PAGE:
Beauty is unbearable, drives us to despair, offering us for a minute the glimpse of an eternity that we should like to stretch out over the whole of time.

A guilty conscience needs to confess. A work of art is a confession.

Alas, after a certain age every man is responsible for his face.

There can be no question of holding forth on ethics. I have seen people behave badly with great morality and I note every day that integrity has no need of rules.

Forever I shall be a stranger to myself. In psychology as in logic, there are truths but no truth.

An achievement is a bondage. It obliges one to a higher achievement.

We used to wonder where war lived, what it was that made it so vile. And now we realize that we know where it lives, that it is inside ourselves

If the only significant history of human thought were to be written, it would have to be the history of its successive regrets and its impotences

Much unhappiness has come into the world because of bewilderment and things left unsaid.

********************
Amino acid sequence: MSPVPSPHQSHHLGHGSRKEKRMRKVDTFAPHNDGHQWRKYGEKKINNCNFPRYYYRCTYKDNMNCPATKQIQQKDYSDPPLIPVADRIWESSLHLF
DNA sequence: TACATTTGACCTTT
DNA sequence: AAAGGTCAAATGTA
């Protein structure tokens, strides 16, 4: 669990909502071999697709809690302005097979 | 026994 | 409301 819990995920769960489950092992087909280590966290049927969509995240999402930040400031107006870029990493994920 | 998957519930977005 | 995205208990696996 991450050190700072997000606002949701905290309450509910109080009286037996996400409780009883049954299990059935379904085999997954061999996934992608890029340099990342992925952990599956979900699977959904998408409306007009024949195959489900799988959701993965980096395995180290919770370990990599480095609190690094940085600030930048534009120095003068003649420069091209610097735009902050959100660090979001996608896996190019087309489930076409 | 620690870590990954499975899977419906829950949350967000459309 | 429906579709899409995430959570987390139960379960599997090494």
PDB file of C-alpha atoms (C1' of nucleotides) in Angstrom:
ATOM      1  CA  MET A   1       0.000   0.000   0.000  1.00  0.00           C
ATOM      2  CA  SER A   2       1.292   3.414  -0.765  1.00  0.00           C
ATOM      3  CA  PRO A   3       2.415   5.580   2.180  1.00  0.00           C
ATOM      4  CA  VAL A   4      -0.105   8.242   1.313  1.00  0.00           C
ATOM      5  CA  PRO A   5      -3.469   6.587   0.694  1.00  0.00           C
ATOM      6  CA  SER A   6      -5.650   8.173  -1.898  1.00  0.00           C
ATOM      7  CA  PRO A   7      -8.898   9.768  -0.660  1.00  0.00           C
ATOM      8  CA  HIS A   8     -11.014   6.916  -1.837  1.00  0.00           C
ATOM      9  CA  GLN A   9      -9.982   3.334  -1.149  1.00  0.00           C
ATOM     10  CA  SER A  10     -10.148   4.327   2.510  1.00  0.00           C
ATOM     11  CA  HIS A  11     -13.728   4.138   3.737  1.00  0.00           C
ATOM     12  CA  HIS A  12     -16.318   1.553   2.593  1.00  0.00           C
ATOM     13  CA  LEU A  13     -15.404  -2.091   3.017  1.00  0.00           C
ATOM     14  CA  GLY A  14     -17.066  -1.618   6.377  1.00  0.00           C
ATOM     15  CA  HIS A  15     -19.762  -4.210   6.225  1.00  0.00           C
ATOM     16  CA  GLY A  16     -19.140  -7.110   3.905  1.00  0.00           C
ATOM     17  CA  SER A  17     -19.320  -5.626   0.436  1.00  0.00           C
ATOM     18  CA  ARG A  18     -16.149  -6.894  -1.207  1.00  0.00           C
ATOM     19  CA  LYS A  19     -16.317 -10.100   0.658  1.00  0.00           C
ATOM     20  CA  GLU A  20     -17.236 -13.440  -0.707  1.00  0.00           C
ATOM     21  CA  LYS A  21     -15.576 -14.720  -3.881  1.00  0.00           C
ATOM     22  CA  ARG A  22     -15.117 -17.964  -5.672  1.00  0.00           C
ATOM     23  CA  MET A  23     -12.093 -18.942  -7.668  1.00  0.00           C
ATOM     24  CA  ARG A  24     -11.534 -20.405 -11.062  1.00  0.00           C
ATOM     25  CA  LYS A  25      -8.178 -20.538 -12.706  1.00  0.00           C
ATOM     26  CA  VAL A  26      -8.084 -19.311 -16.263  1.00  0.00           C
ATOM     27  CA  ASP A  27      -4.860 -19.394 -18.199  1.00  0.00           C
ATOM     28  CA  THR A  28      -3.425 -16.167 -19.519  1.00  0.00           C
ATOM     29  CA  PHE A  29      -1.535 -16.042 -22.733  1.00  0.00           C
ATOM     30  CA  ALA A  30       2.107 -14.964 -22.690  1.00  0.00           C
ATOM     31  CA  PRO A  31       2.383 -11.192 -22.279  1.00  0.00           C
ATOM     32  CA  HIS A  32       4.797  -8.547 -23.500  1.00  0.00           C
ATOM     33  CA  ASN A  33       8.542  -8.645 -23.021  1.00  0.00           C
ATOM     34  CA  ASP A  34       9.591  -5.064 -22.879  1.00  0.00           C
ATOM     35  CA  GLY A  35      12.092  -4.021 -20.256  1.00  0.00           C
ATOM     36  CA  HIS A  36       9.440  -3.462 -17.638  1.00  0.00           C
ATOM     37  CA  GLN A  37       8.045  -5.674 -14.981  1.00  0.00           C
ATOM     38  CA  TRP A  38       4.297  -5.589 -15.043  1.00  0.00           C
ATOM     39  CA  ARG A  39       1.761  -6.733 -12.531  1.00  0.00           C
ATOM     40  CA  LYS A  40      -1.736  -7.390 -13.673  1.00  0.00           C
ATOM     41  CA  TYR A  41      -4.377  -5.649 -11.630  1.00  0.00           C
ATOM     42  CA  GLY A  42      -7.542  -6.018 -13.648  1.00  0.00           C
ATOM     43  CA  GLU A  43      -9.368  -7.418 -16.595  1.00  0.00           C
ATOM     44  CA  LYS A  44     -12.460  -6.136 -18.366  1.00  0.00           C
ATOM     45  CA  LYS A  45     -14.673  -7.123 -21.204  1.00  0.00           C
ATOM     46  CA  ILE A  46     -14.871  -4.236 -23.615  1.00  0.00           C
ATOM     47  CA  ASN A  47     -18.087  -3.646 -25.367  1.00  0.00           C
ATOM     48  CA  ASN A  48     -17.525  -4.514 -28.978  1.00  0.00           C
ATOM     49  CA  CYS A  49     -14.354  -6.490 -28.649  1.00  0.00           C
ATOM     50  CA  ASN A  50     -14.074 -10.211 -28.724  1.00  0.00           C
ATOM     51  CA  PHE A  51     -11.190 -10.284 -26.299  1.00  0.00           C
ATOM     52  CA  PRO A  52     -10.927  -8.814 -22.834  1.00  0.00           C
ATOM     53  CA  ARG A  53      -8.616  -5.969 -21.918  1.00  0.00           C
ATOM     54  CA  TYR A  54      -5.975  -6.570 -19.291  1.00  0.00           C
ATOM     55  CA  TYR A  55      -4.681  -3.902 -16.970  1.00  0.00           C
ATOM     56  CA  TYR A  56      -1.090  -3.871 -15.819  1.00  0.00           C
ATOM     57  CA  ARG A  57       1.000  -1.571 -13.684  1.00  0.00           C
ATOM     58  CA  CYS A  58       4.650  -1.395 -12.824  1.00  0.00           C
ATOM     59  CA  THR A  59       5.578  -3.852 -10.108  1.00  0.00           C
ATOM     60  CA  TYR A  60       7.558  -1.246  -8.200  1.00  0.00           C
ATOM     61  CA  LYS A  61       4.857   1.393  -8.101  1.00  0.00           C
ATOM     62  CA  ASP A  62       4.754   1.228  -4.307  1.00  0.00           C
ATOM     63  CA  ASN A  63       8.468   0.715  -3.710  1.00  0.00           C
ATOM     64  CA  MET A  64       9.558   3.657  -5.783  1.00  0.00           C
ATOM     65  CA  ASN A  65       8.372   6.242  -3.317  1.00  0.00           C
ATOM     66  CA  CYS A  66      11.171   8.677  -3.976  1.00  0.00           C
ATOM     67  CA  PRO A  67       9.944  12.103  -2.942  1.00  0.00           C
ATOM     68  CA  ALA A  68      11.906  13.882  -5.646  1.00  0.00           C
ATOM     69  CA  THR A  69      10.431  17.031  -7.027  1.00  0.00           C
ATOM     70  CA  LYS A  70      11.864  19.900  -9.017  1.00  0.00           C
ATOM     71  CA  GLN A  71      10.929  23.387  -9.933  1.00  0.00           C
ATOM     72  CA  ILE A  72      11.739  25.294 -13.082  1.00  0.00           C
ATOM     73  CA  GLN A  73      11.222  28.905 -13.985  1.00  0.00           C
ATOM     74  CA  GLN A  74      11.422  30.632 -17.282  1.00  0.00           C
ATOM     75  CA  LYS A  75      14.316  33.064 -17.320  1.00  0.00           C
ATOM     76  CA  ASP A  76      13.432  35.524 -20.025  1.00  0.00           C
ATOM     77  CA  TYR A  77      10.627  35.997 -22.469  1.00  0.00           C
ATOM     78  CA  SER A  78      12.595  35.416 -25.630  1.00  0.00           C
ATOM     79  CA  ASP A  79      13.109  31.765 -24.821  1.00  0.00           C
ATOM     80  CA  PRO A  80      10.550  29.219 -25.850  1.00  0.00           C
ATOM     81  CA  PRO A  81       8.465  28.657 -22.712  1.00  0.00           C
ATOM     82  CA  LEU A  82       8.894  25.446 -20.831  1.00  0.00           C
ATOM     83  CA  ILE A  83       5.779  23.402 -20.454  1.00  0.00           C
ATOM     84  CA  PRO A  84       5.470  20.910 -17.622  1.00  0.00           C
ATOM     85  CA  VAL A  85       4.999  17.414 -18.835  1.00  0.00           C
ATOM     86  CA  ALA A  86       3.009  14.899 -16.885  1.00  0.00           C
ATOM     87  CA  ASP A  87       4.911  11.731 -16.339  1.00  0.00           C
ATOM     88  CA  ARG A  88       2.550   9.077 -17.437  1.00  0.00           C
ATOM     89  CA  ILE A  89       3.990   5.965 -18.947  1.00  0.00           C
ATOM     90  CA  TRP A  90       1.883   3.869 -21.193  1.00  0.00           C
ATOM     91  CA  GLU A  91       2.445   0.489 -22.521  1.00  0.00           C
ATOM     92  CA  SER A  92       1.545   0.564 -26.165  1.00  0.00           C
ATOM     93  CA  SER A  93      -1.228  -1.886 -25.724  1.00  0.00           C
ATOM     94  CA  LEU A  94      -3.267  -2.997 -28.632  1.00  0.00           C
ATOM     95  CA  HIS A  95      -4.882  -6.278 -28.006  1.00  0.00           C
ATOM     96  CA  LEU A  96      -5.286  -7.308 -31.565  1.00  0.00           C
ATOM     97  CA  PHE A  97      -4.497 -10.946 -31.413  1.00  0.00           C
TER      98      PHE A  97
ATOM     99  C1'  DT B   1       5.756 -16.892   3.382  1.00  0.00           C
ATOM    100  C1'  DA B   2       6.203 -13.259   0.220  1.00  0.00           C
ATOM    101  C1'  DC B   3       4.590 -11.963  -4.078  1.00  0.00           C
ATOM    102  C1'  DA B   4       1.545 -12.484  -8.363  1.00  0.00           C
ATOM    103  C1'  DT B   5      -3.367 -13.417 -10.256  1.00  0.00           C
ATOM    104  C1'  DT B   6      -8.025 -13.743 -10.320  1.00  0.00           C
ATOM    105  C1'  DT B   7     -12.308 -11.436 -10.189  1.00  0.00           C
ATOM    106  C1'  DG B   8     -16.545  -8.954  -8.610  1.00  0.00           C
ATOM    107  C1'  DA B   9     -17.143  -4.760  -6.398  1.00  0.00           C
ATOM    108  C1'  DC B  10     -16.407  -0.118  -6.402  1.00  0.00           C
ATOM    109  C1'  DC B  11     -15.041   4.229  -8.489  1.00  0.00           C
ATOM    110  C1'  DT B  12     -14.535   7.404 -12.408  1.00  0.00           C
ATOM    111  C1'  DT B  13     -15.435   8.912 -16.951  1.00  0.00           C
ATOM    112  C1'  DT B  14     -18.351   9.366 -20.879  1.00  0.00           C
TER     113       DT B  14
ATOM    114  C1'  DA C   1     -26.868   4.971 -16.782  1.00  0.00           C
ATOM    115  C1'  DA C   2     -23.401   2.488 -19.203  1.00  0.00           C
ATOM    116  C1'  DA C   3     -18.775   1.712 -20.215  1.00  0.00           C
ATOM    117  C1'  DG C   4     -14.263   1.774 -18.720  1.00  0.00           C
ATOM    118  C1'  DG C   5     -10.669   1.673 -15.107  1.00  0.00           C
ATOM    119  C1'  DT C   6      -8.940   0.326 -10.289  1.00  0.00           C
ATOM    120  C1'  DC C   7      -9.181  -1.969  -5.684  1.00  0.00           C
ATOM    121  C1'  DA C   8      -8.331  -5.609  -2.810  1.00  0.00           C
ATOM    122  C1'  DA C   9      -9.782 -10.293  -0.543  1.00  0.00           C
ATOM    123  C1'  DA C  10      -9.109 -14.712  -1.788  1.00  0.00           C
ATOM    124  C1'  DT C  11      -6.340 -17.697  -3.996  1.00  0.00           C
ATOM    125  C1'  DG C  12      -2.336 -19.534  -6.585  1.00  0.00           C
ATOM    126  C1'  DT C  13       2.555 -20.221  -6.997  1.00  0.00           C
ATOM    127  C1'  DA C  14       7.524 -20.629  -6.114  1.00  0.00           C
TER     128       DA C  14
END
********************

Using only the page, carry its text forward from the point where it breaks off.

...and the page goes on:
They knew now that if there is one thing one can always yearn for and sometimes attain, it is human love. But for those others who aspired beyond and above the human individual toward something they could not even imagine, there had been no answer

Virtue cannot separate itself from reality without becoming a principle of evil.

You know what charm is: a way of getting the answer yes without having asked any clear question.

Children will still die unjustly even in a perfect society. Even by his greatest effort, man can only propose to diminish, arithmetically, the sufferings of the world.

Those who lack the courage will always find a philosophy to justify it.

Nobody realizes that some people expend tremendous energy merely to be normal.

One leader, one people, signifies one master and millions of slaves.

Fiction is the lie through which we tell the truth.

Without culture, and the relative freedom it implies, society, even when perfect, is but a jungle. This is why any authentic creation is a gift to the future.